- Many high-profile accounts on Twitter have been taken over by cryptocurrency scammers.
- Twitter says the hackers have probably accessed a central dashboard using stolen employee credentials.
- Many hundred thousand in crypto have been lost, as thousands of people have fallen for the scam.
Hackers have taken over the accounts of prominent individuals and brands with millions of followers, promoting the typical Bitcoin scam that involves the “send one get two back.” We have seen the same thing happening most recently on YouTube, and last year on Twitter and Facebook. However, the accounts that were used back then were impersonating celeb billionaires like Elon Musk, so no account takeover was involved. This time, hackers coordinated to take control of the actual accounts, so their success this time was unprecedented.
The briefly compromised accounts belonged to former US President Barack Obama, Kanye West, Kim Kardashian, Warren Buffett, Jeff Bezos, Mike Bloomberg, Joe Biden, Bill Gates, Elon Musk, Apple, Wiz Khalifa, Wendy’s, Uber, CashApp, and MrBeast.
In all cases, the hackers posted the below message to the millions of their followers.
It would be hard to estimate how many people have fallen for this, but we guess that the number is dizzying. Previously, the scammers were making enough by using impersonating accounts with limited reach, but this time, they tapped into a huge user pool. One of the Bitcoin wallets used for the scam received more than $100,000 worth of crypto, counting thousands of transactions before the posting was taken down.
All of this Bitcoin scamming didn’t last long before Twitter stepped in and removed the malicious messages, but even a couple of minutes were enough for the scammers to make a lot of money.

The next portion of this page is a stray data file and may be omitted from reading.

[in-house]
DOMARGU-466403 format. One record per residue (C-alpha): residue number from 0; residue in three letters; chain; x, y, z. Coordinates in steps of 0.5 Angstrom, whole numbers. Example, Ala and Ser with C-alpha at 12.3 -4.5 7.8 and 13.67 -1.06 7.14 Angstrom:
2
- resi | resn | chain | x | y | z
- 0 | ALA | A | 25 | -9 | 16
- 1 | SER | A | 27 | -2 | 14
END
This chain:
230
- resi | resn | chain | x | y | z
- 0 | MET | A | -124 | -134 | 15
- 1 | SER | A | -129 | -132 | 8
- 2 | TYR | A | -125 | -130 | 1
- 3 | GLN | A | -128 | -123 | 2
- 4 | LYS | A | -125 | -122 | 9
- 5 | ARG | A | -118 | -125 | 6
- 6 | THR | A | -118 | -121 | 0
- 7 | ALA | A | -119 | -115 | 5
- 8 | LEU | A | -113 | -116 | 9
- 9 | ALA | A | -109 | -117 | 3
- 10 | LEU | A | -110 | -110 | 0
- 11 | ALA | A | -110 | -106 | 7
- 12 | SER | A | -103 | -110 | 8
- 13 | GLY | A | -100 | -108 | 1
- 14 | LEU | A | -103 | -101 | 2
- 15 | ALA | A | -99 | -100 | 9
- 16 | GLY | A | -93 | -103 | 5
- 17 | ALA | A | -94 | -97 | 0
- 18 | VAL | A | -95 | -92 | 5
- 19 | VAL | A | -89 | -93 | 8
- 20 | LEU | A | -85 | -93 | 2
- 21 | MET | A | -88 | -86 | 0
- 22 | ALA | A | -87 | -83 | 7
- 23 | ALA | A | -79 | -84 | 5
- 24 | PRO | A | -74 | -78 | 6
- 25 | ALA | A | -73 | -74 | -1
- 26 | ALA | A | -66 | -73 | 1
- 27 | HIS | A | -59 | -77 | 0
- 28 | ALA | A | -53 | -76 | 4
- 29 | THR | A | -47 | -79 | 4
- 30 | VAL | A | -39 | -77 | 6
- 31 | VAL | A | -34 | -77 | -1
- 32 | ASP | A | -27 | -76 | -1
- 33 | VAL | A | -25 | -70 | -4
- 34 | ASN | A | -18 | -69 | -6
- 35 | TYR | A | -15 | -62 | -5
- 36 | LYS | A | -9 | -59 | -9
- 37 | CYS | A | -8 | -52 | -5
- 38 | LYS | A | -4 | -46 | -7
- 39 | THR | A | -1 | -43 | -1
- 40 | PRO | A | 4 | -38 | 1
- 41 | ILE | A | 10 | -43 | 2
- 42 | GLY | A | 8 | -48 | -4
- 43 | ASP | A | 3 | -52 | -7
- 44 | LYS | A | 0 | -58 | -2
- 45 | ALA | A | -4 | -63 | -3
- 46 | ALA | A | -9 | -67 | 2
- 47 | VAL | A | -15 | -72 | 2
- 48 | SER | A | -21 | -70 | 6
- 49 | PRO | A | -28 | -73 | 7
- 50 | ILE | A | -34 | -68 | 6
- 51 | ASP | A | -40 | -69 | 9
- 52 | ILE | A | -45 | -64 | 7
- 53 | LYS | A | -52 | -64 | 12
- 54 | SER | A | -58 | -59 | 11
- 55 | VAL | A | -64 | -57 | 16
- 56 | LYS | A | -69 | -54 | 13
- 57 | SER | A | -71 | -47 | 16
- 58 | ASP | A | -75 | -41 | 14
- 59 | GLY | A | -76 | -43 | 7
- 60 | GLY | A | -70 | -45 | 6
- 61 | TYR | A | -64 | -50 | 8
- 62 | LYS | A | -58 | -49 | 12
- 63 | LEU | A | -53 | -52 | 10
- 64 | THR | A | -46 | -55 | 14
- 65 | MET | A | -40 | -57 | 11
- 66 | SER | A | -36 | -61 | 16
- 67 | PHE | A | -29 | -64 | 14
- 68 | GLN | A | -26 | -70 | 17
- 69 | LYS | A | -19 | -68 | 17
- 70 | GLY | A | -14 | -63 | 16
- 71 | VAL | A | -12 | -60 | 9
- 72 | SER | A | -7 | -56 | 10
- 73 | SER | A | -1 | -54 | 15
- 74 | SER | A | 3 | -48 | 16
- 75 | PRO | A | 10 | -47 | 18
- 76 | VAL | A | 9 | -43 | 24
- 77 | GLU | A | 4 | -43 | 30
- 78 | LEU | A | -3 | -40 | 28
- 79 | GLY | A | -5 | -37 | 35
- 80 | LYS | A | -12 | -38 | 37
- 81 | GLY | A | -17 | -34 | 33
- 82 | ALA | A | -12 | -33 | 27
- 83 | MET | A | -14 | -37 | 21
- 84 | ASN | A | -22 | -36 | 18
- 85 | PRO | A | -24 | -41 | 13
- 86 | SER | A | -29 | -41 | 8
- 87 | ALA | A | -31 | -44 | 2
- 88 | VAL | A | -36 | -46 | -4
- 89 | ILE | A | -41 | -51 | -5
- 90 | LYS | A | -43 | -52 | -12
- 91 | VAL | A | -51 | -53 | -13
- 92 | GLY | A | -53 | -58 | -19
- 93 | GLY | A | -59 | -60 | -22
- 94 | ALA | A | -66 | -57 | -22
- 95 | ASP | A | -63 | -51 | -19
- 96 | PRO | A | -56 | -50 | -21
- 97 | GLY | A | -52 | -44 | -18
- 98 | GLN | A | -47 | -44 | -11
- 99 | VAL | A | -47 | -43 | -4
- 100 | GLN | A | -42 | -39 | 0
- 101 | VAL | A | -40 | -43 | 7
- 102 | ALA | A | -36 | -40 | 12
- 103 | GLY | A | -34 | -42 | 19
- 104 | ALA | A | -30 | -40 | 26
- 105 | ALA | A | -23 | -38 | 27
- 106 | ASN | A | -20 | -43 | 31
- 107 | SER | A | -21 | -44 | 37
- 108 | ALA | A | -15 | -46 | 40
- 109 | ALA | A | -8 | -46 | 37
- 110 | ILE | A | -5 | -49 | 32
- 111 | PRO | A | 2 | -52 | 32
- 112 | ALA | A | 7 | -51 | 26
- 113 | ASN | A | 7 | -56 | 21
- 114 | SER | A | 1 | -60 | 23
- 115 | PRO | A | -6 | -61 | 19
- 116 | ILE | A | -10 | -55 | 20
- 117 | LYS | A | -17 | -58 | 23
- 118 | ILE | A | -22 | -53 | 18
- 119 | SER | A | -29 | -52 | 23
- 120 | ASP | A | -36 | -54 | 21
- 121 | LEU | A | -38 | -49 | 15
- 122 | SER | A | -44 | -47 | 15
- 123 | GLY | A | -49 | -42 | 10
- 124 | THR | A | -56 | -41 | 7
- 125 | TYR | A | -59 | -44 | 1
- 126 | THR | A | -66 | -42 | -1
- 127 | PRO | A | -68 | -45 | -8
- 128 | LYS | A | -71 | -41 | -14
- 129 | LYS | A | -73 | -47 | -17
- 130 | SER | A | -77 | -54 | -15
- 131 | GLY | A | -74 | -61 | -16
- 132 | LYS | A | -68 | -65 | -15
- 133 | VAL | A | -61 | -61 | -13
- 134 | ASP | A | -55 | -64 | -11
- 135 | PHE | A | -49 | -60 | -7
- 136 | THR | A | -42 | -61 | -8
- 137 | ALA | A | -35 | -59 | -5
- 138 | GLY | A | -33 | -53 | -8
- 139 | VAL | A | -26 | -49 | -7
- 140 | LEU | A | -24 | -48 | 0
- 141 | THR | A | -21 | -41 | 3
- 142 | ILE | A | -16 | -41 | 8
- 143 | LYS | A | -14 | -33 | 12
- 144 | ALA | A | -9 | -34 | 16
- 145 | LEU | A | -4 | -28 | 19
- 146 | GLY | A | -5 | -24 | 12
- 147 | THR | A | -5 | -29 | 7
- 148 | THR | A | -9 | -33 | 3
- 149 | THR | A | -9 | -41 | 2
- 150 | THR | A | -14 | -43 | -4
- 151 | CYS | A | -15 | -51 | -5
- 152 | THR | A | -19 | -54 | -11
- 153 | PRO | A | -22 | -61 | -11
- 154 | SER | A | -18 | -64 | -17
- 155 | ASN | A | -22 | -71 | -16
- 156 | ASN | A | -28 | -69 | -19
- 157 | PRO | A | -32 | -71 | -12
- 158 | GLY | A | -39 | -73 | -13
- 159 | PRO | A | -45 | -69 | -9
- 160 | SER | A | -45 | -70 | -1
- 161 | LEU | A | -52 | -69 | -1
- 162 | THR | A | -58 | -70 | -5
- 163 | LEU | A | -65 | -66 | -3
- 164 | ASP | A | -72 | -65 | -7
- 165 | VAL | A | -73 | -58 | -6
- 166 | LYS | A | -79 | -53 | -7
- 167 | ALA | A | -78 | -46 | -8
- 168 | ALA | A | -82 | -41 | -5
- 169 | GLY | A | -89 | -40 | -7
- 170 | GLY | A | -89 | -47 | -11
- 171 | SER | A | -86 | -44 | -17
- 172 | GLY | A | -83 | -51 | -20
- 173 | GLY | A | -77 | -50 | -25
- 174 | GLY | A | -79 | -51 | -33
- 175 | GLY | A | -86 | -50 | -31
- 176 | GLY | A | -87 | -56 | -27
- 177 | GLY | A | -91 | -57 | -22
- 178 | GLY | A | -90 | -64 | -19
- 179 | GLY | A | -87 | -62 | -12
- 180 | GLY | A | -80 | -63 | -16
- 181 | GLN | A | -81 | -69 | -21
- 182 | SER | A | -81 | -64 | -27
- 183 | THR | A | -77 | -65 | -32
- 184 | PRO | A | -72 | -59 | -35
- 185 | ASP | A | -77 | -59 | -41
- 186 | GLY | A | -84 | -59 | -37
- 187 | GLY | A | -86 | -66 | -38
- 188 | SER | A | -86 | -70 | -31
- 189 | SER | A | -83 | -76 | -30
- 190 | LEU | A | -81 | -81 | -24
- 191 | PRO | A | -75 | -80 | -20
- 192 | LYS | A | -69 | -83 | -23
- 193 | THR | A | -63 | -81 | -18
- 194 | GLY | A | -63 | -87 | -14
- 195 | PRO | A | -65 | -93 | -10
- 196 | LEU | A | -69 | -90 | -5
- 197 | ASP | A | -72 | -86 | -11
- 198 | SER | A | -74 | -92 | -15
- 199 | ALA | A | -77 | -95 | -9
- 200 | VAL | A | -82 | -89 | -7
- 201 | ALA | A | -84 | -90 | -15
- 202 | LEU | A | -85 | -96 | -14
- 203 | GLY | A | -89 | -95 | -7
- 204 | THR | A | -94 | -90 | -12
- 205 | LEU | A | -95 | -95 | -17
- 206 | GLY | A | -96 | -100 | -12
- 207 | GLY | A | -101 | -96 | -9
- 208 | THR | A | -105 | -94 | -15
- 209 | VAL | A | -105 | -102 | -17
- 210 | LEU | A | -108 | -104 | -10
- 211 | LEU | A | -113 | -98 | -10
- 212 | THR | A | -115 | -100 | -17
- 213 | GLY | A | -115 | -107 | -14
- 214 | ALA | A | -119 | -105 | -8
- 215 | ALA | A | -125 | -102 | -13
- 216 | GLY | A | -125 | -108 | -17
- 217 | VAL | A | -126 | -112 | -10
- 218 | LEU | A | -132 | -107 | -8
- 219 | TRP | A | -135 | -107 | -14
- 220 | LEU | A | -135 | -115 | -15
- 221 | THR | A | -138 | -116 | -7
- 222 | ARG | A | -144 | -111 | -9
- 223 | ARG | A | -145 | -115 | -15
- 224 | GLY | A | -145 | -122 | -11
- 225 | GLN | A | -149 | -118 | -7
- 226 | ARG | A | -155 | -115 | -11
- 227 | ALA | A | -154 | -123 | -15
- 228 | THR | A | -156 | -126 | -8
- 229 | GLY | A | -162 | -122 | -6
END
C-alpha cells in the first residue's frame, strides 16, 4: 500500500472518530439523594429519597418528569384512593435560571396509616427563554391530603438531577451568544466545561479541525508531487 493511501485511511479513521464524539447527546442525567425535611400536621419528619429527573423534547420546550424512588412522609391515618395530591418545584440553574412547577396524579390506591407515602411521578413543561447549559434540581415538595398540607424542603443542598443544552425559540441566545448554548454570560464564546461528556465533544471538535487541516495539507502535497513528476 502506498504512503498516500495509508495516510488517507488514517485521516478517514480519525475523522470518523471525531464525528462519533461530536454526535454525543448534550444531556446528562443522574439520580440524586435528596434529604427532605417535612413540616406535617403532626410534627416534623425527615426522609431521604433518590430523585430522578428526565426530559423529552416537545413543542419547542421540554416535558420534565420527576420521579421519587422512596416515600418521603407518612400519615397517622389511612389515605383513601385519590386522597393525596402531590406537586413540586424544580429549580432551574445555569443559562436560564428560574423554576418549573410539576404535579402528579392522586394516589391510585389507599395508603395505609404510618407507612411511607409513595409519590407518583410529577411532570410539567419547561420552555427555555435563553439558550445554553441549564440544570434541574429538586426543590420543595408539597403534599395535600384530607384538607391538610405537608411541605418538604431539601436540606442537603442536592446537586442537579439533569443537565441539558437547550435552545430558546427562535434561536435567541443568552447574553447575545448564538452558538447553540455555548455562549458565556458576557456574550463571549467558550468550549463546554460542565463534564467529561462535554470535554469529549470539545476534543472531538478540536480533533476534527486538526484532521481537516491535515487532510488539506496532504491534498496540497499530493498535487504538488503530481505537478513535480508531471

According to the first official response, hackers have accessed the accounts of Twitter employees who have access to internal systems and tools. Working from there, they eased their way to taking over prominent accounts and posting whatever they wanted.
This is another security lapse for Twitter, which has steadily built a reputation for being insecure.
We detected what we believe to be a coordinated social engineering attack by people who successfully targeted some of our employees with access to internal systems and tools.
— Twitter Support (@TwitterSupport) July 16, 2020
Tough day for us at Twitter. We all feel terrible this happened.
We’re diagnosing and will share everything we can when we have a more complete understanding of exactly what happened.
💙 to our teammates working hard to make this right.
— jack (@jack) July 16, 2020
Brandon Hoffman, the head of Security Strategy at Netenrich, has shared the following comment with us:
“The idea floating around that there is a user administrative panel that was accessed through an employee’s credentials is on fire. It is on fire for two reasons. The first is that credentials are likely going to be the way this was perpetrated. The second being that the existence of a user admin panel, which shouldn’t exist, in such an iconic tech company like Twitter is so scandalous that security people will eat it up.”
If we would comment on this whole incident, it is that no matter where a message comes from, it should always be seen with a critical and evaluative eye.
Why would anyone ask you to give Bitcoin in order to get double the amount in return? Why would Barack Obama and Bill Gates ever decide to give away Bitcoin to cryptocurrency holders, when there are so many people in much greater need out there? How realistic is the claim that Warren Buffer would ever want to “give back to the community” this way? None of this makes sense, and people should finally stop falling for the same old trick.